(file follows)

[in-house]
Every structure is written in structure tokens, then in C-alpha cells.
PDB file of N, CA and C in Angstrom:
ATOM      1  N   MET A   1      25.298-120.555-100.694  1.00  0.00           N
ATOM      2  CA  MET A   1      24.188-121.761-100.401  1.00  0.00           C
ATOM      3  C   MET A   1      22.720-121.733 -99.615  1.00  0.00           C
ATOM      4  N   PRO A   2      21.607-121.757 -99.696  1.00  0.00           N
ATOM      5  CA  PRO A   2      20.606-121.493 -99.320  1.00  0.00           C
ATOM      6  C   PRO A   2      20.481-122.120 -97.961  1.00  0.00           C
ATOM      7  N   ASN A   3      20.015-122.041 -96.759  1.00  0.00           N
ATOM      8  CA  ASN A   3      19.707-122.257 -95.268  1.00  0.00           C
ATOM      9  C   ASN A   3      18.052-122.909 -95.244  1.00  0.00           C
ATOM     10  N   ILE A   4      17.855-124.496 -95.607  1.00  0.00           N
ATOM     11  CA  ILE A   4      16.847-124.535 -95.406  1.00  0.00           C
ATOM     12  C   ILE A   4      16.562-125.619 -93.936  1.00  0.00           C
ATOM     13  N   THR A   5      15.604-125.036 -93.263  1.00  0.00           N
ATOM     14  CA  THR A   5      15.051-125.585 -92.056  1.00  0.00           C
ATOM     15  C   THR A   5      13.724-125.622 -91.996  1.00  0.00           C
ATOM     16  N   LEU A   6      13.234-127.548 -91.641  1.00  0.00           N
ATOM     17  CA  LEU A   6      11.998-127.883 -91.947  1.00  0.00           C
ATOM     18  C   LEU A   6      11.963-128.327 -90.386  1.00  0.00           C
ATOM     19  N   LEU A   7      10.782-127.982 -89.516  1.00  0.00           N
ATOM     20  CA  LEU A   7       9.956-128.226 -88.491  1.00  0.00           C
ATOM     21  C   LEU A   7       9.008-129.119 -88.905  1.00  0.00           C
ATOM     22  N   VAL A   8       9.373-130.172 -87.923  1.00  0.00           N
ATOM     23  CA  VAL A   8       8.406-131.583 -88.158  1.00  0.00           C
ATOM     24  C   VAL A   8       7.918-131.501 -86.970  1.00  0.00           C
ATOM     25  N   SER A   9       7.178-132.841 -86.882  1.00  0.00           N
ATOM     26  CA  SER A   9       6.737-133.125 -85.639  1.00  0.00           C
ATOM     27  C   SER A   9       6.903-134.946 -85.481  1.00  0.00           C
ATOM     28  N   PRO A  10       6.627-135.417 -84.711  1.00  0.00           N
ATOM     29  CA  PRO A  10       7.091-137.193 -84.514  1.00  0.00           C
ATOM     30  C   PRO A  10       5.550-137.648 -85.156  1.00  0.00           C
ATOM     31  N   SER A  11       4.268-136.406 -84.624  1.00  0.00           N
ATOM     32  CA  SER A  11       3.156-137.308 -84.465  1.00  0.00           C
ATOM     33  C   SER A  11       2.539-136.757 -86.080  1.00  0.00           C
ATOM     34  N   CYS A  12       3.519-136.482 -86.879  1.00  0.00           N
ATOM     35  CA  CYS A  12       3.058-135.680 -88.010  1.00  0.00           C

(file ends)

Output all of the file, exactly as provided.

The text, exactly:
[in-house]
Every structure is written in structure tokens, then in C-alpha cells.
PDB file of N, CA and C in Angstrom:
ATOM      1  N   MET A   1      25.298-120.555-100.694  1.00  0.00           N
ATOM      2  CA  MET A   1      24.188-121.761-100.401  1.00  0.00           C
ATOM      3  C   MET A   1      22.720-121.733 -99.615  1.00  0.00           C
ATOM      4  N   PRO A   2      21.607-121.757 -99.696  1.00  0.00           N
ATOM      5  CA  PRO A   2      20.606-121.493 -99.320  1.00  0.00           C
ATOM      6  C   PRO A   2      20.481-122.120 -97.961  1.00  0.00           C
ATOM      7  N   ASN A   3      20.015-122.041 -96.759  1.00  0.00           N
ATOM      8  CA  ASN A   3      19.707-122.257 -95.268  1.00  0.00           C
ATOM      9  C   ASN A   3      18.052-122.909 -95.244  1.00  0.00           C
ATOM     10  N   ILE A   4      17.855-124.496 -95.607  1.00  0.00           N
ATOM     11  CA  ILE A   4      16.847-124.535 -95.406  1.00  0.00           C
ATOM     12  C   ILE A   4      16.562-125.619 -93.936  1.00  0.00           C
ATOM     13  N   THR A   5      15.604-125.036 -93.263  1.00  0.00           N
ATOM     14  CA  THR A   5      15.051-125.585 -92.056  1.00  0.00           C
ATOM     15  C   THR A   5      13.724-125.622 -91.996  1.00  0.00           C
ATOM     16  N   LEU A   6      13.234-127.548 -91.641  1.00  0.00           N
ATOM     17  CA  LEU A   6      11.998-127.883 -91.947  1.00  0.00           C
ATOM     18  C   LEU A   6      11.963-128.327 -90.386  1.00  0.00           C
ATOM     19  N   LEU A   7      10.782-127.982 -89.516  1.00  0.00           N
ATOM     20  CA  LEU A   7       9.956-128.226 -88.491  1.00  0.00           C
ATOM     21  C   LEU A   7       9.008-129.119 -88.905  1.00  0.00           C
ATOM     22  N   VAL A   8       9.373-130.172 -87.923  1.00  0.00           N
ATOM     23  CA  VAL A   8       8.406-131.583 -88.158  1.00  0.00           C
ATOM     24  C   VAL A   8       7.918-131.501 -86.970  1.00  0.00           C
ATOM     25  N   SER A   9       7.178-132.841 -86.882  1.00  0.00           N
ATOM     26  CA  SER A   9       6.737-133.125 -85.639  1.00  0.00           C
ATOM     27  C   SER A   9       6.903-134.946 -85.481  1.00  0.00           C
ATOM     28  N   PRO A  10       6.627-135.417 -84.711  1.00  0.00           N
ATOM     29  CA  PRO A  10       7.091-137.193 -84.514  1.00  0.00           C
ATOM     30  C   PRO A  10       5.550-137.648 -85.156  1.00  0.00           C
ATOM     31  N   SER A  11       4.268-136.406 -84.624  1.00  0.00           N
ATOM     32  CA  SER A  11       3.156-137.308 -84.465  1.00  0.00           C
ATOM     33  C   SER A  11       2.539-136.757 -86.080  1.00  0.00           C
ATOM     34  N   CYS A  12       3.519-136.482 -86.879  1.00  0.00           N
ATOM     35  CA  CYS A  12       3.058-135.680 -88.010  1.00  0.00           C